Africa Moyo Business Herald
AIR ZIMBABWE is expected to take delivery of six smaller aircraft next month as Government heightens efforts to revive the struggling national flag carrier, The Herald Business has learnt.
Under the deal, Government is not buying brand new planes because of funding constraints, but would lease them. The source of the smaller aircraft — which carry up to 50 passengers — remains a closely guarded secret but it is understood that they would be coming from ECC Leasing. ECC Leasing, which was established in 2002 to manage and market pre-owned aircraft, is a wholly-owned subsidiary of a Brazilian firm, Embraer.
Transport and Infrastructure Development Minister Dr Jorum Gumbo, confirmed to The Herald Business this week that the smaller planes would be coming sometime next month, but declined to divulge further details.
“I want to bring them in October; so towards the end of the month (September), if we get in touch, I will tell you when I will be bringing them in. I would need more publicity for them at that point,” said Dr Gumbo. At the end of July this year, Dr Gumbo told our sister paper The Sunday Mail Business that he was in advanced negotiations with a supplier of smaller aircrafts but rejected reports that he was talking to Embraer.
“The issue at hand is that the planes that I think we may lease are (like) Embraers because they are small and they carry about 50 passengers.
“I can’t afford long-haul aircrafts for the region. I am in the middle of negotiations to lease planes; that is a fact. I realised that partnerships may give us headaches . . . I want to keep the national flag (on the planes), so leasing would be ideal . . .
“The negotiations are very advanced at the moment . . . I am looking for a minimum of six smaller planes to ply regional routes. “These smaller planes would feed passengers into the long-haul aircraft that would be plying long distance routes.” Some of the targeted regional and international destinations are Angola, DRC, Malawi, Mozambique, Namibia, Zambia, the United Arab Emirates (UAE) and Singapore.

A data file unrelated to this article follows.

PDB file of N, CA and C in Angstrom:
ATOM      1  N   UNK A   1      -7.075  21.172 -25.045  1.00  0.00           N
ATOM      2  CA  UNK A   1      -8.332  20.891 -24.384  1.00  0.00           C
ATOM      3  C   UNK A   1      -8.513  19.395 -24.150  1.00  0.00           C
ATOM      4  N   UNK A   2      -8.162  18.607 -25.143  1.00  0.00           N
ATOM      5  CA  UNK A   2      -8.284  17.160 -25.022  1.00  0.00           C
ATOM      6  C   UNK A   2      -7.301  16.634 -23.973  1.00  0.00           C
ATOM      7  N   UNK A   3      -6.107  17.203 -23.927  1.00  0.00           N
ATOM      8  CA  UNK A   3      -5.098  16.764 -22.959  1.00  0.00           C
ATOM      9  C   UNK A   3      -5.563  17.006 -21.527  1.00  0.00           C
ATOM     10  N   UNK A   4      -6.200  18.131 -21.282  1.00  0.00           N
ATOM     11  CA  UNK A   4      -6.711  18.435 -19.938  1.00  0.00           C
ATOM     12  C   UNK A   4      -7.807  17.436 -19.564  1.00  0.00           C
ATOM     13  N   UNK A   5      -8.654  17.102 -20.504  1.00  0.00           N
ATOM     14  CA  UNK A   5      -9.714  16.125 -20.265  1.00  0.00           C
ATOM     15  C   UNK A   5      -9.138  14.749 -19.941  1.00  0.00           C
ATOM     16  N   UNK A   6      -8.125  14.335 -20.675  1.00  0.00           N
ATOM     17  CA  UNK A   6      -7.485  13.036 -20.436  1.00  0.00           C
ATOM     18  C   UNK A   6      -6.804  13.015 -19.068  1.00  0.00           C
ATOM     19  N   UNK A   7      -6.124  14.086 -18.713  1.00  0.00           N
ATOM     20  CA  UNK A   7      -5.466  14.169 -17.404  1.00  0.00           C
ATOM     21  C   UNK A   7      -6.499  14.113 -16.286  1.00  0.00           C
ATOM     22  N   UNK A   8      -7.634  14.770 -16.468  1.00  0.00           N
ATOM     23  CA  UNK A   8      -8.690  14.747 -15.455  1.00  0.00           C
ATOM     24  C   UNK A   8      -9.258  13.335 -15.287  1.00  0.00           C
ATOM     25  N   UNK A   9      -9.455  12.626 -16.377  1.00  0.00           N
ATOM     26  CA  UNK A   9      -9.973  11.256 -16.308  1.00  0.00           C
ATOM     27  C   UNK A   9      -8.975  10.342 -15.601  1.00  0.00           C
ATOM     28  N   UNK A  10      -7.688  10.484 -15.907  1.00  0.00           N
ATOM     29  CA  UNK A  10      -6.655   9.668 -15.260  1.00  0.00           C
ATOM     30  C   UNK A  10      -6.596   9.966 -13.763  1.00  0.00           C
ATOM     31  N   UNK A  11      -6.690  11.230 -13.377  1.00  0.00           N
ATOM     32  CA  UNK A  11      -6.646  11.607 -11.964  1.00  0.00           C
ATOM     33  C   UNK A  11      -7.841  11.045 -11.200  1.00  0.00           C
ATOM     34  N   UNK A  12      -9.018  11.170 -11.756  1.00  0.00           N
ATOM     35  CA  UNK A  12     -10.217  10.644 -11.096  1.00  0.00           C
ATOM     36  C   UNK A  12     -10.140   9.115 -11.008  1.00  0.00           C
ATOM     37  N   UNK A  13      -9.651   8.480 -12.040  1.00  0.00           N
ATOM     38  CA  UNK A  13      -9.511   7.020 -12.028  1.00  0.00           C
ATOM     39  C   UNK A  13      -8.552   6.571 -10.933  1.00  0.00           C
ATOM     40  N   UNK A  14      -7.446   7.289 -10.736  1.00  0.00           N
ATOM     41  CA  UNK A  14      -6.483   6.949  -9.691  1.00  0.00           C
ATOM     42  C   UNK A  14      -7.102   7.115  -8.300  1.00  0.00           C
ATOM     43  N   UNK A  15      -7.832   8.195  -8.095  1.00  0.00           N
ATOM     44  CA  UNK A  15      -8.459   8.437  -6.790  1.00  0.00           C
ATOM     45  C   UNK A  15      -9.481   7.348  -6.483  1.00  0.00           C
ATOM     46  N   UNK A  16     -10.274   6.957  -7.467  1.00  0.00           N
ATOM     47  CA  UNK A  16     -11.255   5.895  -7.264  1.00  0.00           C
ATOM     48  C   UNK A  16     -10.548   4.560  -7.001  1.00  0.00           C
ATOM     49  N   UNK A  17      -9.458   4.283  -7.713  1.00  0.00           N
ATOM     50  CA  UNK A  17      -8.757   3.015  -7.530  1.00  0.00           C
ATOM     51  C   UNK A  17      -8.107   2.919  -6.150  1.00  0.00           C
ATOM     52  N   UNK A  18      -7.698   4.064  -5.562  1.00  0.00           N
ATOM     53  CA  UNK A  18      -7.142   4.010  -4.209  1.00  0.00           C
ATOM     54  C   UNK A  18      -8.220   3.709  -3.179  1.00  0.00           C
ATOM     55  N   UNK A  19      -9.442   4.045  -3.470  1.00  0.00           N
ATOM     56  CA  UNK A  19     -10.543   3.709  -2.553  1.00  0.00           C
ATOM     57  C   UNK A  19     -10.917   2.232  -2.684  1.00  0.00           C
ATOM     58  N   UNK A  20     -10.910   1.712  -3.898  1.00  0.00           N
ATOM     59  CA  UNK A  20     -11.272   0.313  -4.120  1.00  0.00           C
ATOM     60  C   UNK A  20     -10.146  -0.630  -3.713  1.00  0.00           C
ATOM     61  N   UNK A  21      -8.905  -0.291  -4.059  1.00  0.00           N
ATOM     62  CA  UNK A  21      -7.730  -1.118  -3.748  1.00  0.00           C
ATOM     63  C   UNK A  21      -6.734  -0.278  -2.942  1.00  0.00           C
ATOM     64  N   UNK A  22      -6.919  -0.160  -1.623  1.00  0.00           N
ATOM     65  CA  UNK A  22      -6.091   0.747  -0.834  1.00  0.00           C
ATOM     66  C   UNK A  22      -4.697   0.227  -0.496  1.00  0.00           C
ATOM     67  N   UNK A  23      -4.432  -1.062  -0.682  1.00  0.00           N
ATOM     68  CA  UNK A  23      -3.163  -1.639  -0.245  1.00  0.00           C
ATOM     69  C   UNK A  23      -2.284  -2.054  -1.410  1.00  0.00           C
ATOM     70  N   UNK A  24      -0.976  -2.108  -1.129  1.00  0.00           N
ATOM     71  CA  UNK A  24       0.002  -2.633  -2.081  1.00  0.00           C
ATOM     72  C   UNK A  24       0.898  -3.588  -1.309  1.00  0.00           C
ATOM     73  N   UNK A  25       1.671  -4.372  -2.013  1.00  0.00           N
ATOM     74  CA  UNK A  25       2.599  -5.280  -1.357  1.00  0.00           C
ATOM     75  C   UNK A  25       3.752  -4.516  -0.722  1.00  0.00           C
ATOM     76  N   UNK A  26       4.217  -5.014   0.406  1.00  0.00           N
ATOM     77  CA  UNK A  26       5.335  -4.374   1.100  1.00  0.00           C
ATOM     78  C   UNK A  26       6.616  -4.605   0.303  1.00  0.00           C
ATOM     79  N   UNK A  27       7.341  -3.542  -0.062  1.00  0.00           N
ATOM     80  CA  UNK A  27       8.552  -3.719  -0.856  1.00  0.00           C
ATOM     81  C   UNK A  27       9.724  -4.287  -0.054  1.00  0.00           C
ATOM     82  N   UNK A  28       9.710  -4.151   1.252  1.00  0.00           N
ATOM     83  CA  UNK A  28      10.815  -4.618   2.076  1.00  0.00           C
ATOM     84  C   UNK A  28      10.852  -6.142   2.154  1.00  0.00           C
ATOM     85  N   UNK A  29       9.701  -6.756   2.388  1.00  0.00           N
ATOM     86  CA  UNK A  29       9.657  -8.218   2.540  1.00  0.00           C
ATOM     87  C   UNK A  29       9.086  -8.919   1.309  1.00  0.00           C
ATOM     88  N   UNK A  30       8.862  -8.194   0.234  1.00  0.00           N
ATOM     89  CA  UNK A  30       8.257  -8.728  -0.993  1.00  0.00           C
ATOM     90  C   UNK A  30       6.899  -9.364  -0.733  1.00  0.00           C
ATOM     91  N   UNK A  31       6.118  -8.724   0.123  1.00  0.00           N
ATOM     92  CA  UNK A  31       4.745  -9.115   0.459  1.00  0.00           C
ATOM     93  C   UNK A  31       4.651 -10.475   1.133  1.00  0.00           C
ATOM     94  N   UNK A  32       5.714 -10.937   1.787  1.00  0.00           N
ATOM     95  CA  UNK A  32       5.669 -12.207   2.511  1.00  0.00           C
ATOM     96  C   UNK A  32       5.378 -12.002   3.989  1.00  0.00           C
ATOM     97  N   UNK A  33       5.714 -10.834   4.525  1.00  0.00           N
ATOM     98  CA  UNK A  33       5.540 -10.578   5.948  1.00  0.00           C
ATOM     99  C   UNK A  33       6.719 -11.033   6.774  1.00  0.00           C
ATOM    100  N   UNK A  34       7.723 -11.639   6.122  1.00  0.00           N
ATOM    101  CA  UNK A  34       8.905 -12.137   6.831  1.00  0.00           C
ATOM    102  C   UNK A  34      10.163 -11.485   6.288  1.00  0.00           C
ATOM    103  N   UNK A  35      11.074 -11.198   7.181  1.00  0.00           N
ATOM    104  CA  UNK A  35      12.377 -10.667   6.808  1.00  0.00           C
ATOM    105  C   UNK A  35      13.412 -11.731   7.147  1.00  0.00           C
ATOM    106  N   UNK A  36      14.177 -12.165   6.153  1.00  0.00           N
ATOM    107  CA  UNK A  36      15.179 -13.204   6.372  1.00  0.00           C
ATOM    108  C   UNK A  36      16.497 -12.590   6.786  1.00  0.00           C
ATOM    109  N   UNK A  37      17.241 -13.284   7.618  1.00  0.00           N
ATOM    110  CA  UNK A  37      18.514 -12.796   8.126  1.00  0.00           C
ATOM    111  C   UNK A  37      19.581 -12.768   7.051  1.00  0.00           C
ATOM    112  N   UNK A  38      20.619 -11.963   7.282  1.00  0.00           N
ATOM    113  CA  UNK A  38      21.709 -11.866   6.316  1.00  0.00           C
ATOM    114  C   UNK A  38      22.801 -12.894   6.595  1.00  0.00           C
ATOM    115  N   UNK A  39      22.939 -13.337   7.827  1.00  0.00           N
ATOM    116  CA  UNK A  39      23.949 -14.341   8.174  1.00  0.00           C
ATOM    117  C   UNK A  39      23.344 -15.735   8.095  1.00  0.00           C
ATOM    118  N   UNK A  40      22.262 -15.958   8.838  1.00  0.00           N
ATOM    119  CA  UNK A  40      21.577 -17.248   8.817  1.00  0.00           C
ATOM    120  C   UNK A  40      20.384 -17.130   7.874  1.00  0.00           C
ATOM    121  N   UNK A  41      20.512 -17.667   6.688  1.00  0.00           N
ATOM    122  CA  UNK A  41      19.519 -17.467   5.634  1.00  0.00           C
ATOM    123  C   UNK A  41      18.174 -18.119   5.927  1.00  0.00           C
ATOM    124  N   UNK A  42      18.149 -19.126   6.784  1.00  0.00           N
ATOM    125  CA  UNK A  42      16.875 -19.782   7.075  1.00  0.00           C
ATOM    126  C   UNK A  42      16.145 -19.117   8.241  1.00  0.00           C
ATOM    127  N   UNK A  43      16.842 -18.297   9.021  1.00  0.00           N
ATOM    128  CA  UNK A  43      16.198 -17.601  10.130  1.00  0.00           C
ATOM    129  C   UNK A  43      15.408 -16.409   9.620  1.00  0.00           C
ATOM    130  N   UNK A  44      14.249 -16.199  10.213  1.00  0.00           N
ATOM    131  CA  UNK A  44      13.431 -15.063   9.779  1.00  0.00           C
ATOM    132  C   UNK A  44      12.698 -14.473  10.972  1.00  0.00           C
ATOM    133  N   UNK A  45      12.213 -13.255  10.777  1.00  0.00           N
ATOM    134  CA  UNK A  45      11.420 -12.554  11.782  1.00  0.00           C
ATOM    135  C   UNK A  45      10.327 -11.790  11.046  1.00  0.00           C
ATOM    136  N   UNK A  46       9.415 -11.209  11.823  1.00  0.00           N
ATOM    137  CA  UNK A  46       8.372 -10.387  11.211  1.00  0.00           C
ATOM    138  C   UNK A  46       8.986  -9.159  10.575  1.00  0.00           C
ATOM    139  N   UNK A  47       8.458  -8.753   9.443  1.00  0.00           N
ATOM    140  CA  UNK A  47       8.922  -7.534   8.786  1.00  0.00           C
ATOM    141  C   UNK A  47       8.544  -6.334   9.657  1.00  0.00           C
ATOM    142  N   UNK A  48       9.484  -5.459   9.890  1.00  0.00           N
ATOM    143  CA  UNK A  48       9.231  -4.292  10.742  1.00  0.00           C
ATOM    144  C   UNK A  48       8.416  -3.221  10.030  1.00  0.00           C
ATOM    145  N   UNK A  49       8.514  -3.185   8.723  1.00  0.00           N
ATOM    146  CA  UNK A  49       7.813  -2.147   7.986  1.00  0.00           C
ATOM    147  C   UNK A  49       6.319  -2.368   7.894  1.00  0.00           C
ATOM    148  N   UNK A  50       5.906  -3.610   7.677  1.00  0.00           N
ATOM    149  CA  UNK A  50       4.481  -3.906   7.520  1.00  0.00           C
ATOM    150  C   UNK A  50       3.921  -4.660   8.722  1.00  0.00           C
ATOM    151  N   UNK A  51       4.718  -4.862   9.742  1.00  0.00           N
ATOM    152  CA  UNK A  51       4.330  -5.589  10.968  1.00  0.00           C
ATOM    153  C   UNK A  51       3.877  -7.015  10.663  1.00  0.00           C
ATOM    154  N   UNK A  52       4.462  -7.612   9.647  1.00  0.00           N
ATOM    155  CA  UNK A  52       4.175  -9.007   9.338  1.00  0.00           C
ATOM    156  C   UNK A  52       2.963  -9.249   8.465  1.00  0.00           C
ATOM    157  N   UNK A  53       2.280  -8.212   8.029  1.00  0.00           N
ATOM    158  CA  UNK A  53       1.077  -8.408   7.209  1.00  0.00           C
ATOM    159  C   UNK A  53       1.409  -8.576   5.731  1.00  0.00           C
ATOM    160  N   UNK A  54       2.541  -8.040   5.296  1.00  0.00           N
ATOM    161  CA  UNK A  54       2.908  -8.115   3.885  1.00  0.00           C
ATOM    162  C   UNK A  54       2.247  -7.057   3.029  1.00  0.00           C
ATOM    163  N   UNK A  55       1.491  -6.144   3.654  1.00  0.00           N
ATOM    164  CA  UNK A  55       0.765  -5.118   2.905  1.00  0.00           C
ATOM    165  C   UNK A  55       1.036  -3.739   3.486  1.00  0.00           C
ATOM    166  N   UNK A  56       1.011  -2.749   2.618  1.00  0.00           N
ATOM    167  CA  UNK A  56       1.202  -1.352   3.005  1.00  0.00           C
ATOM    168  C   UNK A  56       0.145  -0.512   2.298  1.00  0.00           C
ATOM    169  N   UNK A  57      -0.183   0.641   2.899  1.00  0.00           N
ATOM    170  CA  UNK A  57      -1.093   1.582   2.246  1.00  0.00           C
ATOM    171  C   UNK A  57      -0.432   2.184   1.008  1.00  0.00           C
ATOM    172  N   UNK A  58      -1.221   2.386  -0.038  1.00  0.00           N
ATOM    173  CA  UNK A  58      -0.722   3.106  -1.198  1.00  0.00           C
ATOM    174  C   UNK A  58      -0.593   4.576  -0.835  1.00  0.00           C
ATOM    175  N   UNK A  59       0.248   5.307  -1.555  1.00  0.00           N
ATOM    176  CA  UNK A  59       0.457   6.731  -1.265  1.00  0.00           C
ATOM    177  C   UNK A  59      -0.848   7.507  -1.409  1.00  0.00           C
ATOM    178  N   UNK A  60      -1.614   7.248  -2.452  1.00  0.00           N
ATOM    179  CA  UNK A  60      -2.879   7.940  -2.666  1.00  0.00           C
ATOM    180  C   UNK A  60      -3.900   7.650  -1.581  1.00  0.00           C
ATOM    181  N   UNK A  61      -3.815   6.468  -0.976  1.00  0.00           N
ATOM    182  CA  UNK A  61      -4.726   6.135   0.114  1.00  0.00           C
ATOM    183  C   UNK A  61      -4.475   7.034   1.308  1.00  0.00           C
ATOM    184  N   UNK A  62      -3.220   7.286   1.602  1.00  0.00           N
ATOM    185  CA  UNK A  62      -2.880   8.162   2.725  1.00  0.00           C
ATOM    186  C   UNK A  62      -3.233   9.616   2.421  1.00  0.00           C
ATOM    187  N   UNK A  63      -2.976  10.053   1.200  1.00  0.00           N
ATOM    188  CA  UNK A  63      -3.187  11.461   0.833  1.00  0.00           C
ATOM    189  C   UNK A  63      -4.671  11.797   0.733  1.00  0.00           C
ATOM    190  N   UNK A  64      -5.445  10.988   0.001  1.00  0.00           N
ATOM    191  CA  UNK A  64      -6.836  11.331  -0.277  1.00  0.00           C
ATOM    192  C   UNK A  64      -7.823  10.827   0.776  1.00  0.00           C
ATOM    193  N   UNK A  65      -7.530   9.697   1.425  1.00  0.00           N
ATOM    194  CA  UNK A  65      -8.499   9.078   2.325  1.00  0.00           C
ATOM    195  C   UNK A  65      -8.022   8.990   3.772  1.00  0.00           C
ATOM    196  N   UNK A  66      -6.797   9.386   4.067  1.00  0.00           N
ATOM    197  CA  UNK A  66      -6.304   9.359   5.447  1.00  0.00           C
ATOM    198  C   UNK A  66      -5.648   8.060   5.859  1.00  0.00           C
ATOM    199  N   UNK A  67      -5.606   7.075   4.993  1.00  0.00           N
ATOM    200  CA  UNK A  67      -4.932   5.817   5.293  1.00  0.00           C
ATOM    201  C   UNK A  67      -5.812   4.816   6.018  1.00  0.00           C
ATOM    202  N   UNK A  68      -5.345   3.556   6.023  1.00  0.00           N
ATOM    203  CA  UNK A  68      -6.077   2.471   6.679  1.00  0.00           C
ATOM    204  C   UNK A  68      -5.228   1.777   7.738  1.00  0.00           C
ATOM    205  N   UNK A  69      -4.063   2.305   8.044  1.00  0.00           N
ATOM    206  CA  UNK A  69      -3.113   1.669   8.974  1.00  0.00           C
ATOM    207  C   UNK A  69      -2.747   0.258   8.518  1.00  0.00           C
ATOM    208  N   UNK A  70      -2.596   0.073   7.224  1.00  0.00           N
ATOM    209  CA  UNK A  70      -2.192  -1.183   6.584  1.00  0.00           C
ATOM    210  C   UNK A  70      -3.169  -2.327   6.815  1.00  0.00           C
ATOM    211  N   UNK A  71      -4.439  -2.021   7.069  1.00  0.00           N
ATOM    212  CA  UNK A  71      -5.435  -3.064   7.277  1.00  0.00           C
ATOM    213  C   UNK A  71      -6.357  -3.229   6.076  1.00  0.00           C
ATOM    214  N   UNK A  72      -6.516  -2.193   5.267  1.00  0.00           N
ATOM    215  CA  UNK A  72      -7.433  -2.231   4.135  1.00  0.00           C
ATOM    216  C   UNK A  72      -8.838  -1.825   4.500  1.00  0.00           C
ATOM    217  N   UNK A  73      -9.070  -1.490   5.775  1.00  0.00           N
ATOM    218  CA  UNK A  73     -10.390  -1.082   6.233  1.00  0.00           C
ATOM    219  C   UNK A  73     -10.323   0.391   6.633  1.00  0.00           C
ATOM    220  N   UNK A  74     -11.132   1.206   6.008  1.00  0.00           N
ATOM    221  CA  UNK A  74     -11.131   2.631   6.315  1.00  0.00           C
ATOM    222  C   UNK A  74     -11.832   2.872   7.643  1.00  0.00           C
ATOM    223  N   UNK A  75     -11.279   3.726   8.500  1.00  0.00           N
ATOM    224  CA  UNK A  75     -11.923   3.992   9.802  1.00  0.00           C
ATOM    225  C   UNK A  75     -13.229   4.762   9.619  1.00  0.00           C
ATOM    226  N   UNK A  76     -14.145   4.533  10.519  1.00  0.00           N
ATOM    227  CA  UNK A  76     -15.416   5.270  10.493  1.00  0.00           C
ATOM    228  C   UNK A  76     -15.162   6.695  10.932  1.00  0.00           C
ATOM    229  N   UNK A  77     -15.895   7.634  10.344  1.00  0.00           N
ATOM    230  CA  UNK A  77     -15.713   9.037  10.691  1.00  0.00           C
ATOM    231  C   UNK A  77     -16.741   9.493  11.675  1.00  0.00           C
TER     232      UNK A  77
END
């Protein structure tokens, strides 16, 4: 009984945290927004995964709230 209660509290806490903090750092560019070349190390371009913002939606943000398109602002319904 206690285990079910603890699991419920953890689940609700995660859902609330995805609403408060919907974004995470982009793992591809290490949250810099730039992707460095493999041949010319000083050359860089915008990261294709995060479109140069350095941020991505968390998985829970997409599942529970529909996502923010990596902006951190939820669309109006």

The coming in of the new planes has been advocated for by many aviation experts for a long time, who argue that it was not economic to fly long-haul planes into the region, particularly when they are never full most of the time.
Air Zimbabwe is battling to restore passenger confidence following years of under-performance marred by delayed departures and cancelled flights. Government is now understood to be keen on changing the national airliner’s name to Zimbabwe Airways, which would be a new debt-free Phoenix rising out of the ashes of Air Zimbabwe.
Air Zimbabwe’s huge debt of about $334 million is turning off most technical partners, hence the desire to create a new company that would be attractive not only to potential partners, but also in the eyes of passengers.
Cabinet recently decided to hive off Air Zimbabwe’s legacy debt; together with other key parastatals such as Ziscosteel, National Railways of Zimbabwe (NRZ) and the Civil Aviation of Zimbabwe (Caaz), to allow them to reinvent themselves. For Air Zimbabwe, it appears as if the revival is gathering momentum with the deal to acquire six smaller aircrafts and about four long-haul planes.